He arrived in Charlottesville in early June and began training under Shawn Griswold, UVA’s director of football development and performance. On an offensive line that lost three full- or part-time starters from 2018 –– Jake Fieler, Marcus Applefield and R.J. Proctor –– Gellerstedt figured prominently in the Cavaliers’ plans.
“He expected to play right away, we needed him to play right away, we were hopeful he would play right away, we were counting on him and slotted him to play right away,” UVA head coach Bronco Mendenhall said this month at ACC Football Kickoff in Charlotte. “Luckily he has two years remaining, but this been hard on everybody.”
Of the Wahoos’ offensive linemen, Tujague said, Gellerstedt “has by far the best feet out of the whole group, so I was really, really excited to work with him. His feet are amazing, and he’s the strongest guy in the room. [The setback] was a shock, but that’s college football. That’s what happens.”
Griswold never likes to see anyone get injured, but he believes Gellerstedt can grow from this setback.
“That’s what I was telling Tujague on the very first day that we got news of it,” Griswold recalled. “I said, ‘Here’s the deal: You can take it as glass half-full or glass half-empty.’ I know it’s an old adage, but you can.
“What was sitting in [Gellerstedt’s knee] was already in there, so at some point it was going to happen. Does it stink that he can’t go right now? It does. But in the long run, it’s so much better for it to happen now instead of the middle of the season or going into pro day. We can rehab him and spend more time working on his weaknesses and [building] his mobility and upper-body strength and core strength, because he’s big and long.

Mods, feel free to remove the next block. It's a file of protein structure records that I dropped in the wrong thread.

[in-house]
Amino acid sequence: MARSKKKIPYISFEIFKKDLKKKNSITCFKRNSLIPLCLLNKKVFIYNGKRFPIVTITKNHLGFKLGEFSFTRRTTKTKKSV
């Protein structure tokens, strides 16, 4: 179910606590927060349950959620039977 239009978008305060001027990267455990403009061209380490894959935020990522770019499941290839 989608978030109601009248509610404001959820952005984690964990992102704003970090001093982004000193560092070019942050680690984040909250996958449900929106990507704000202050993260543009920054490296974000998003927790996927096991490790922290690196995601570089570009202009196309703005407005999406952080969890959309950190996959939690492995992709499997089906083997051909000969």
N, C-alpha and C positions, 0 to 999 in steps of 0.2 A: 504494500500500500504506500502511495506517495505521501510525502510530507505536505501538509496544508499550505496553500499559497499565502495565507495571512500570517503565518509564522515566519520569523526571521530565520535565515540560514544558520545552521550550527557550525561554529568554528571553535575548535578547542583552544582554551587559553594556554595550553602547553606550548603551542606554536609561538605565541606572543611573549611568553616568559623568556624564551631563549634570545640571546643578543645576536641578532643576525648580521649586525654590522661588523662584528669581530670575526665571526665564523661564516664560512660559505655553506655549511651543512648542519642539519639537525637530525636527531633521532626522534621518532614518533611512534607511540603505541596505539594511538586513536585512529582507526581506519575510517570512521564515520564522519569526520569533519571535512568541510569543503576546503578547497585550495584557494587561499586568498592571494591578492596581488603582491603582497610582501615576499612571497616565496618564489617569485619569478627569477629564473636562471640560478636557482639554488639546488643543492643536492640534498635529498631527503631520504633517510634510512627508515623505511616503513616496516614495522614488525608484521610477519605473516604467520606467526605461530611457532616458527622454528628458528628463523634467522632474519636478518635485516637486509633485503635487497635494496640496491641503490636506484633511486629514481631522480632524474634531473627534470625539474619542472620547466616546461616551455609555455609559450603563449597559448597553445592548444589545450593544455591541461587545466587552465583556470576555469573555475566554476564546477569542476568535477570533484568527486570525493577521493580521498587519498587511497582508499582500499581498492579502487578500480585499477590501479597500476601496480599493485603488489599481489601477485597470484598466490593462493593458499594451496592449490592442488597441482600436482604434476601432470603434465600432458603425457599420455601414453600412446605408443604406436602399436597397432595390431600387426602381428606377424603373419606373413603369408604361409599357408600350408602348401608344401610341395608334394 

“It stinks, I get it, but we’ll have a good plan for him to get better in all the weaknesses that he has and make him a better total athlete.”
Should he decide to apply for one, Gellerstedt might well be granted a sixth year of eligibility by the NCAA, so he could be at UVA through the 2021 season.
That’s to be determined later. For now, Gellerstedt said, he’s focused on rehabbing “and lifting and making sure everything’s strong around the area, as much as it can be, while it’s recovering, so I can hit the ground running once I’m full go again.”
His new coaches and teammates, “especially in my position group, have been checking up on me and making sure everything’s good,” Gellerstedt said. “It’s been great.”
Gellerstedt was a strong candidate to start at right tackle this season for UVA, which opens Aug. 31 at Pitt. In his absence, Virginia is likely to open training camp Friday with a first-team line consisting of sophomore Ryan Nelson at left tackle, junior Chris Glaser at left guard, sophomore Olusegun Oluwatimi at center, junior Dillon Reinkensmeyer at right guard, and a sophomore, Ryan Swoboda or Bobby Haskins, at right tackle, Tujague said.
The loss of Gellerstedt is a painful reminder, Tujague said, that there’s “no such thing as too many offensive linemen. But I think more than anything it’s tough, because he was devastated. He’s been patiently sitting by the side, waiting for his opportunity, for the last three years, and here it was.”